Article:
Trump suspends travel from Europe to US for 30 days

WASHINGTON — Taking drastic action Wednesday, President Donald Trump announced he is cutting off travel from Europe to the U.S. and moving to ease the economic cost of a viral pandemic that is roiling global financial markets and disrupting the daily lives of Americans.

Trump made the announcement that he is suspending all travel from Europe to the U.S. for 30 days beginning late Friday — at midnight — during a rare Oval Office address to the nation. After days of playing down the threat, he blamed the European Union for not acting quickly enough to address the novel coronavirus and claimed that U.S. clusters were “seeded” by European travellers.

“We made a lifesaving move with early action on China,” Trump said. “Now we must take the same action with Europe.”

Trump said the restrictions won’t apply to the United Kingdom, and there would be exemptions for “Americans who have undergone appropriate screenings.” He said the U.S. would monitor the situation to determine if travel could be reopened earlier.

The mounting effort to contain the virus and financial fallout intensified on a grueling day: Communities cancelled public events nationwide, universities moved to cancel in-person classes, and families grappled with the impact of disruptions to public schools. The number of confirmed cases of the infection topped 1,000 in the U.S. and the World Health Organization declared the global crisis is now a pandemic.

In a week of mixed messages and false starts, as government officials warned in increasingly urgent terms that the outbreak in the U.S. will only get worse, Washington suddenly seemed poised to act.

Congress, for its part, unveiled a multibillion-dollar aid package Wednesday that was expected to be voted on by the House as soon as Thursday.

“I can say we will see more cases, and things will get worse than they are right now,” Dr. Anthony Fauci, director of the National Institute of Allergy and Infectious Disease, said in testimony before the House Oversight and Reform Committee. He said the virus is “10 times more lethal than the seasonal flu.”

Trump spoke after days of confusion in Washington amid mounting calls on the president to demonstrate greater leadership. In the hours leading up to his remarks, White House aides struggled to determine what action the president could take unilaterally and what required congressional action, as Trump personally weighed the public and political reactions to the options before him.

Trump said he was also directing agencies to provide unspecified financial relief “for workers who are ill, quarantined or caring for others due to coronavirus,” and asked Congress to take action to extend it.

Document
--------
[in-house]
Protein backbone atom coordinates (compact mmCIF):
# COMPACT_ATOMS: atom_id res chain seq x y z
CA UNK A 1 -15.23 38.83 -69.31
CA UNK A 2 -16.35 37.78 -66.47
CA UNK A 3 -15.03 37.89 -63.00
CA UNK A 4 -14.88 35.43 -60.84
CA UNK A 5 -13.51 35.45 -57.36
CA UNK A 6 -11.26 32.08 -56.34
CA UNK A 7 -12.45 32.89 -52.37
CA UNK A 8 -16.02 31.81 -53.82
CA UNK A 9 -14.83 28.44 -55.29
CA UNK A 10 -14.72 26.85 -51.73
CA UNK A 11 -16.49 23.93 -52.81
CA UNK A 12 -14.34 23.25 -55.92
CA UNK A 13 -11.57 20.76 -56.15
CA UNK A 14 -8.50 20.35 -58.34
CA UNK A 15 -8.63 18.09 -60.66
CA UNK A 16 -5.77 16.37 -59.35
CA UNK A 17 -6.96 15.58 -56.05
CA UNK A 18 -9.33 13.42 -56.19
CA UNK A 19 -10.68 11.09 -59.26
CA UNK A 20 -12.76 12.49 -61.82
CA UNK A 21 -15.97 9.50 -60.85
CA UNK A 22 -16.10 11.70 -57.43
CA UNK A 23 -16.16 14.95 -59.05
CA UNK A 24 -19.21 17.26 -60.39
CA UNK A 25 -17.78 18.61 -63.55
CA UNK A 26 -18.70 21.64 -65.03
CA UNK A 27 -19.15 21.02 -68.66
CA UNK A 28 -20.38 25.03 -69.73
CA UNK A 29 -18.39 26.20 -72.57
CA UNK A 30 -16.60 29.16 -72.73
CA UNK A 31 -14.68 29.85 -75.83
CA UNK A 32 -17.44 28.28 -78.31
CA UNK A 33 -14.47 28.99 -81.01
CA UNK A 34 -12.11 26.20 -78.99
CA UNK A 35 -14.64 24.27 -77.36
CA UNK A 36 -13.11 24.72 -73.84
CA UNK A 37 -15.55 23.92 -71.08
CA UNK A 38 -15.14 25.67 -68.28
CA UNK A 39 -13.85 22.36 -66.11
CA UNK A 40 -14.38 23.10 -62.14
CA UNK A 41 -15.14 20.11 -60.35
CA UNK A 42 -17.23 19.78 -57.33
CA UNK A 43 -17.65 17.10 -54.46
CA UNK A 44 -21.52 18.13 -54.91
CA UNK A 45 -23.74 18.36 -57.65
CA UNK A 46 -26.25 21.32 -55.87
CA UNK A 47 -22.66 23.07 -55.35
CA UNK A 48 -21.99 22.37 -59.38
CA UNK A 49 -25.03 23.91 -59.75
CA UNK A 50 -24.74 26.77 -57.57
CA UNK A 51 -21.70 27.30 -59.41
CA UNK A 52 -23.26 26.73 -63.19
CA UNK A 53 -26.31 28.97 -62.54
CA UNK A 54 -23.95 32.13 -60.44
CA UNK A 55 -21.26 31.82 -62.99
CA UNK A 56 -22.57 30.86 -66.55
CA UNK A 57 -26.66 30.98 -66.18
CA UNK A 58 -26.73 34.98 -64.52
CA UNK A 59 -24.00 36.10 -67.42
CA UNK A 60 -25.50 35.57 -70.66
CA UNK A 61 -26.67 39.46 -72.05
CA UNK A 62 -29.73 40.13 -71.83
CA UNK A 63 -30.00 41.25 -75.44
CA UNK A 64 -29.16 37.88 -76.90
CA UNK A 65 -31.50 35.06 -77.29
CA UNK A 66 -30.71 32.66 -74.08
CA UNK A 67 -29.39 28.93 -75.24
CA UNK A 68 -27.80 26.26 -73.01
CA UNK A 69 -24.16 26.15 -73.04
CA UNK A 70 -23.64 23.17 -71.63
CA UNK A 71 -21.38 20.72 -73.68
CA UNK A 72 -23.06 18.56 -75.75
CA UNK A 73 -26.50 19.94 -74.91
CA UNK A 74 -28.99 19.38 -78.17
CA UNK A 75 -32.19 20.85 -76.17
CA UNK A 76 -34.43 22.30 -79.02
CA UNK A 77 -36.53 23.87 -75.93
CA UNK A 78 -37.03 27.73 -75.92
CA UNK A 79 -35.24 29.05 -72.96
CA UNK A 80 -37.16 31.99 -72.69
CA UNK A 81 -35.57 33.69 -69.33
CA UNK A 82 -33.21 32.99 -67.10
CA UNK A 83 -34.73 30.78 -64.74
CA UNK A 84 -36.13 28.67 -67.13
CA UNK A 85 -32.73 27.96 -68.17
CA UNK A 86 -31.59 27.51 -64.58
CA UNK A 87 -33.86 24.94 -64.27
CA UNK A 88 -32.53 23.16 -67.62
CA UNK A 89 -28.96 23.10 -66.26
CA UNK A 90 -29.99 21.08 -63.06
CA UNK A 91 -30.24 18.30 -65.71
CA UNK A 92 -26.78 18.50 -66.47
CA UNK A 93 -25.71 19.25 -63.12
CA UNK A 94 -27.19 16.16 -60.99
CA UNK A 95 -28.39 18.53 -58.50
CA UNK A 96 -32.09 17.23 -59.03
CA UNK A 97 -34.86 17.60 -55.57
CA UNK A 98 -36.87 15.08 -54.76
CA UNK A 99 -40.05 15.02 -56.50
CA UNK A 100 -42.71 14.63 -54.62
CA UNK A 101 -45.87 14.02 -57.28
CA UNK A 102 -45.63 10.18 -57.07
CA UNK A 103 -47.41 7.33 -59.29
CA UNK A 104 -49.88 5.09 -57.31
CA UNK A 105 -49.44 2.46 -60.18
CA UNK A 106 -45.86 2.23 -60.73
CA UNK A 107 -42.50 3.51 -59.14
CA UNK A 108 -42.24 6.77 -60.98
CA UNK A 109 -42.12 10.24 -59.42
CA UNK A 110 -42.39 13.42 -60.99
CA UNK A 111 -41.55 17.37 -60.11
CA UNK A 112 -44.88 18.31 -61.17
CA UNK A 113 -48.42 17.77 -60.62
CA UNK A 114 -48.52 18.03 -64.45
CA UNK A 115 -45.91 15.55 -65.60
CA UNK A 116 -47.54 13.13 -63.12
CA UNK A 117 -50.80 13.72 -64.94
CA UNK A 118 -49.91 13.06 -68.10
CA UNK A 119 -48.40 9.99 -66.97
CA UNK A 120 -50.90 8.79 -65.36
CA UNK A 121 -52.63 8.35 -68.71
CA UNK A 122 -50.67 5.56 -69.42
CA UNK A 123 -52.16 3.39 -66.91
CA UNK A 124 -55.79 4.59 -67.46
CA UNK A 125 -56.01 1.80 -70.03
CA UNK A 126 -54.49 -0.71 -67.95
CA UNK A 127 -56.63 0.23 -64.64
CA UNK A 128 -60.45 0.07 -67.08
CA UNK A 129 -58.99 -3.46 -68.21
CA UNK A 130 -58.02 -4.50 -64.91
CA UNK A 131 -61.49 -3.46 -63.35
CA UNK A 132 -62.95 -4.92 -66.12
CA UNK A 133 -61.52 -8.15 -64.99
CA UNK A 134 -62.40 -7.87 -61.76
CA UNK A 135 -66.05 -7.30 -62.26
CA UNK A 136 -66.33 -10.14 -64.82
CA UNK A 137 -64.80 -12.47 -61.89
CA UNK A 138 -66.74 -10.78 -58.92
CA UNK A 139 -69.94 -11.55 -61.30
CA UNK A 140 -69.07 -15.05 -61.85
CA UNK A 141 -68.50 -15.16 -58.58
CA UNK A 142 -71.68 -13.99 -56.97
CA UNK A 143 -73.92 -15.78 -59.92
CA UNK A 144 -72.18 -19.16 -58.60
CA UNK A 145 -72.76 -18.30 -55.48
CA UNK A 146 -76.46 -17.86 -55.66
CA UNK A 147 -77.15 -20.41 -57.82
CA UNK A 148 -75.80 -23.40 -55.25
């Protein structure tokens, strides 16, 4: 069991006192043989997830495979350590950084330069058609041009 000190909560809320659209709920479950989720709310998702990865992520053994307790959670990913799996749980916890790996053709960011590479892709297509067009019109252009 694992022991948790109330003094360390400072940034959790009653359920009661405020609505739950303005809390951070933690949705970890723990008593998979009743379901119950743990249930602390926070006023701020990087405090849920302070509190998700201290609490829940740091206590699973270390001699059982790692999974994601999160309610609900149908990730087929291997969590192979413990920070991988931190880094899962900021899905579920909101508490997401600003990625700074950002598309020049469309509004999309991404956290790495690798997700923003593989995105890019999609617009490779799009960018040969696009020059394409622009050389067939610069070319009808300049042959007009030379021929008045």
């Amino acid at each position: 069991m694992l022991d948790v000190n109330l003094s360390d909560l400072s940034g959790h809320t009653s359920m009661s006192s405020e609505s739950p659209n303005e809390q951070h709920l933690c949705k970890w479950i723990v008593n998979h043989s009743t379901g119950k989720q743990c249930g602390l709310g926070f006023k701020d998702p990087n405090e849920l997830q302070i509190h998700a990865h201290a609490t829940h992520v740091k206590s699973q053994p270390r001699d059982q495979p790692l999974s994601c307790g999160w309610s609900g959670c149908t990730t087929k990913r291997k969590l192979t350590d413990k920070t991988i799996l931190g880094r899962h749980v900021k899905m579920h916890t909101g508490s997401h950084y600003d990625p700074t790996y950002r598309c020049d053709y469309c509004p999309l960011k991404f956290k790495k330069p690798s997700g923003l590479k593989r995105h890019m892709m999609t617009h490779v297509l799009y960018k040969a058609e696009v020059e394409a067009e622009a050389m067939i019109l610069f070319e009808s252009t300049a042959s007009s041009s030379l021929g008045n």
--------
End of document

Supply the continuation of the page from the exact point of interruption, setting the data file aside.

Trump said the U.S. will defer tax payments for some individual and business filers for three months to lessen the impacts of the virus outbreak. He said the Small Business Administration will also make low-interest loans available to businesses to help them weather the storm.

“This is not a financial crisis,” he said. “This just a temporary moment of time that we will overcome together as a nation and as a world.”

Trump also reiterated his call on Congress to pass a cut to the federal payroll tax in order to stimulate the economy, though that proposal was dismissed by many lawmakers on both sides of the aisle. He remained silent on his previous calls to provide assistance to industries hard-hit by the pandemic like airlines and cruise ships.

On Capitol Hill, House Speaker Nancy Pelosi unveiled an economic assistance plan that was gaining bipartisan backing. Central to the package is free coronavirus testing nationwide and emergency funding to reimburse lost paychecks for those self-quarantining, missing work or losing jobs amid the outbreak.

The draft legislation would create a new federal emergency sick leave benefit for people with the virus or caring for a coronavirus victim. It would provide two-thirds of an employee’s monthly income for up to three months.

CoronavirusDonald Trump

Get local stories you won't find anywhere else right to your inbox.
Sign up here

 

Just Posted

COVID-19: First death confirmed in central zone, provincial cases reach 1,250

Alberta government confirmed a first death in the central zone Sunday. The… Continue reading

COVID-19 case reported at supermarket in Wetaskiwin

Sobeys will not release names to protect employees

WATCH: Red Deer emergency call centre hours change starting next week

Hours at the City of Red Deer’s COVID-19 emergency call centre will… Continue reading

Alberta Health Services provides COVID-19 prevention tips

Alberta Health Services has a number of recommendations for people amid the… Continue reading

Alberta government website has latest COVID-19 statistics

Red Deer Advocate readers can stay up to date on the COVID-19… Continue reading

Quebec Walmart worker struck by driver allegedly angered by COVID-19 measures

SHERBROOKE, Que. — A Walmart security guard from southern Quebec was fighting… Continue reading

Boeing to continue production shutdown due to coronavirus

Company is extending its planned two-week shutdown

Bars, cannabis sector eligible for $40B credit program from government bank

Applicants must go through their own banks to access the program

Actress-activist Shirley Douglas, daughter of medicare’s Tommy Douglas, dies

‘Sadly she had been battling for her health for quite some time’

Canada looking to disinfect used masks, Tam asks they not be thrown away

Best defence against COVID-19 is to stay home as much as possible, wash their hands frequently

With workers at home, feds eye ways to fast-track training program, groups say

How to help workers stuck at home or out of work to prevent their skills from becoming

Most Read